The New Scientist reports that sardine stocks are depleted..not because of global warming, but because the oceans have cooled.
Western Canada’s sardine fleet returned with no fish this month. The loss of the fishery, normally worth CAN$32 million (US$30.7 million), took many by surprise. Yet researchers warned last year that it could happen.
There are still sardines off the US Pacific coast. But the vanishing of the Canadian fish is part of a process that could mean they all disappear for decades, says Juan Zwolinski of the University of California at Santa Cruz.
Pacific sardine populations fluctuate with water temperature. Colder water means fewer fish. Temperatures last fell in the 1940s, but heavy fishing continued, devastating the stock and ending fishing until sardines returned when waters warmed in the 1980s.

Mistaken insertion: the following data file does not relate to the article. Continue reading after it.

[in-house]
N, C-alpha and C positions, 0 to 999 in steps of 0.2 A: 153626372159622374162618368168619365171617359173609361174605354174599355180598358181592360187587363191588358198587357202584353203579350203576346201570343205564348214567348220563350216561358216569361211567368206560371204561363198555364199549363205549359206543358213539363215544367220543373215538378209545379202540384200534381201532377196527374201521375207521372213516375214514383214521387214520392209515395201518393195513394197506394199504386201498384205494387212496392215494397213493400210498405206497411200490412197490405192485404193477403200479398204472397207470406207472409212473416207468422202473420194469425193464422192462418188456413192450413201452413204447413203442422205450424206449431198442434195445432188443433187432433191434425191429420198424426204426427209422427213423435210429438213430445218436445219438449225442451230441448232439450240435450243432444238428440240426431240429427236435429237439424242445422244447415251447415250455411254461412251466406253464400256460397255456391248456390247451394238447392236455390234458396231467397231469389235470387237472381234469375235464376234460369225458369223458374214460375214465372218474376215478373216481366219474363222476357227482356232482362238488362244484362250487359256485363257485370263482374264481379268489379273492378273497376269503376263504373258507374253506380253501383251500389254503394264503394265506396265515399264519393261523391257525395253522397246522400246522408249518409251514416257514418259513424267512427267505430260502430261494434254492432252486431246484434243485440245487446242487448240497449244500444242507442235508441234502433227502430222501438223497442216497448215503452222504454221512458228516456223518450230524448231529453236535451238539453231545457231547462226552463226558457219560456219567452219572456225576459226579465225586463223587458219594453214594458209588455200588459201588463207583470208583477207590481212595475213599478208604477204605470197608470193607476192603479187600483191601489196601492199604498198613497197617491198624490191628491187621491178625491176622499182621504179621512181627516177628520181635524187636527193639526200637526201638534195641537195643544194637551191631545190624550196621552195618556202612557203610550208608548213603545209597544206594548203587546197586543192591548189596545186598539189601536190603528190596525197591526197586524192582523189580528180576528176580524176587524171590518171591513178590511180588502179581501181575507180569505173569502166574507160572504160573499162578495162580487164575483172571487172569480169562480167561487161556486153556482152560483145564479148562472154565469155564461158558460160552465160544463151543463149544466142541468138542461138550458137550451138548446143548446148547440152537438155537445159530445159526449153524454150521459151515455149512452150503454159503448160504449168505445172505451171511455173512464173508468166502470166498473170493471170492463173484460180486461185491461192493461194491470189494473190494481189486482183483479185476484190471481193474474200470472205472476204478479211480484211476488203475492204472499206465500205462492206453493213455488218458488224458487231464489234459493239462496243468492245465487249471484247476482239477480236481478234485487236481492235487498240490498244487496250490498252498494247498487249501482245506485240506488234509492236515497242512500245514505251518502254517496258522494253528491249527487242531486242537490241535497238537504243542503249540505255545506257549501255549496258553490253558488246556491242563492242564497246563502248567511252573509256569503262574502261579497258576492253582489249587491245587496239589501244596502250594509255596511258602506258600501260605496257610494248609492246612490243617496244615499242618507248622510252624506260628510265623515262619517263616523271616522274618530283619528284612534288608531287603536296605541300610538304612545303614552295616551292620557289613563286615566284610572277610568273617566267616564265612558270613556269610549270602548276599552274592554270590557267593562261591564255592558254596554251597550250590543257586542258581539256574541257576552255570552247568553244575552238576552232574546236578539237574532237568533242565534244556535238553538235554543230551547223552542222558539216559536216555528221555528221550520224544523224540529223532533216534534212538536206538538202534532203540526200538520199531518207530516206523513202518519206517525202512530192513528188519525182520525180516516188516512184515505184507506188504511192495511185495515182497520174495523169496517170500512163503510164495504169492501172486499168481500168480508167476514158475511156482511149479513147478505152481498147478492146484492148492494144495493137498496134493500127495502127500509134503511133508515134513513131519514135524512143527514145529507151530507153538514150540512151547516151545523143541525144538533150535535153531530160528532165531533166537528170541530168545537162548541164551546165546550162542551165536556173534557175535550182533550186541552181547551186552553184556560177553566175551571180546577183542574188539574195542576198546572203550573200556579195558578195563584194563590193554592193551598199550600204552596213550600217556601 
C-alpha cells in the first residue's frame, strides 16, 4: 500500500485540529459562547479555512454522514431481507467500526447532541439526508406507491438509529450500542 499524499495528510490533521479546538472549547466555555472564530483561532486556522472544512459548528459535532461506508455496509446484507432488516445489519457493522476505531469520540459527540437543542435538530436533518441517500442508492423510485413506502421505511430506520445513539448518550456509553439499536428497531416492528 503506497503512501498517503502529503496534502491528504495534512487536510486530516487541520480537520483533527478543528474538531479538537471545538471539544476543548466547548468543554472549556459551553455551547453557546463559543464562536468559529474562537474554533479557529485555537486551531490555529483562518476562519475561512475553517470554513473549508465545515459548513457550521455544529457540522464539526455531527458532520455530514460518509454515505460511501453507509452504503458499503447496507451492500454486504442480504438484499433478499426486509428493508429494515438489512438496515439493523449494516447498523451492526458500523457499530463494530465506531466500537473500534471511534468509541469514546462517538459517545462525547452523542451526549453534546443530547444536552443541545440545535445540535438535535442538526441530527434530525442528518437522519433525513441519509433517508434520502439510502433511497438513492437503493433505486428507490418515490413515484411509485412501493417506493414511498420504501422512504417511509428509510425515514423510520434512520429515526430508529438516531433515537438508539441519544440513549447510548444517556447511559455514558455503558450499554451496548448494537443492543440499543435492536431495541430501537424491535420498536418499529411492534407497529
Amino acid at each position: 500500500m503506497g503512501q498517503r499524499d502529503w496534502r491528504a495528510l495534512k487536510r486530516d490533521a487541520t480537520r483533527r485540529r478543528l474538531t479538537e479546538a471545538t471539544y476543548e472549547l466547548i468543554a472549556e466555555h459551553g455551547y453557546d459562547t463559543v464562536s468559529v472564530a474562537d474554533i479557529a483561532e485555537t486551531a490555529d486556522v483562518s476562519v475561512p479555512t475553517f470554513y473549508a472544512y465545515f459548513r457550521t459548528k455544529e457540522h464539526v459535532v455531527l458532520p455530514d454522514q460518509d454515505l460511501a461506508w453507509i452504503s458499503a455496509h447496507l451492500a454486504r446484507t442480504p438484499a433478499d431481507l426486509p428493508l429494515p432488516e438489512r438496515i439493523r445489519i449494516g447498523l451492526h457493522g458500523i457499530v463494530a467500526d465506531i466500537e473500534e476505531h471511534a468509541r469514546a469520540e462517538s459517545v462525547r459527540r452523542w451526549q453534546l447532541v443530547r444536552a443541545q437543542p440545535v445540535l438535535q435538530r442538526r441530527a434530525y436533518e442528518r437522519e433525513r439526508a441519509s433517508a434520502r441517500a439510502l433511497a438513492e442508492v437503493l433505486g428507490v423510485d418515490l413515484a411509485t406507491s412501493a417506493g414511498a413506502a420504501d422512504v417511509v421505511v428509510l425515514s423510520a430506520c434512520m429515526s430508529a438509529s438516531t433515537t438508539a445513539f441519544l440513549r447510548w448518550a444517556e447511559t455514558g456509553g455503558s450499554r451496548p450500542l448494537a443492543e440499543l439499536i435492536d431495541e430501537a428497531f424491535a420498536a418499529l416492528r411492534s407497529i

“We think this is set to happen again,” says Zwolinski, who tracked the population over the past century. He found that sardines have reproduced less since waters cooled in the 1990s. Almost all eggs now come from fish born a decade ago, which are nearly gone.
What’s more, acoustic results show that the fish have become smaller over the past decade, partly because of chillier water. This is a problem: the fattest sardines migrate farthest north, so the shrinking fish could help explain Canada’s shortage. Smaller fish also reproduce less. Read more »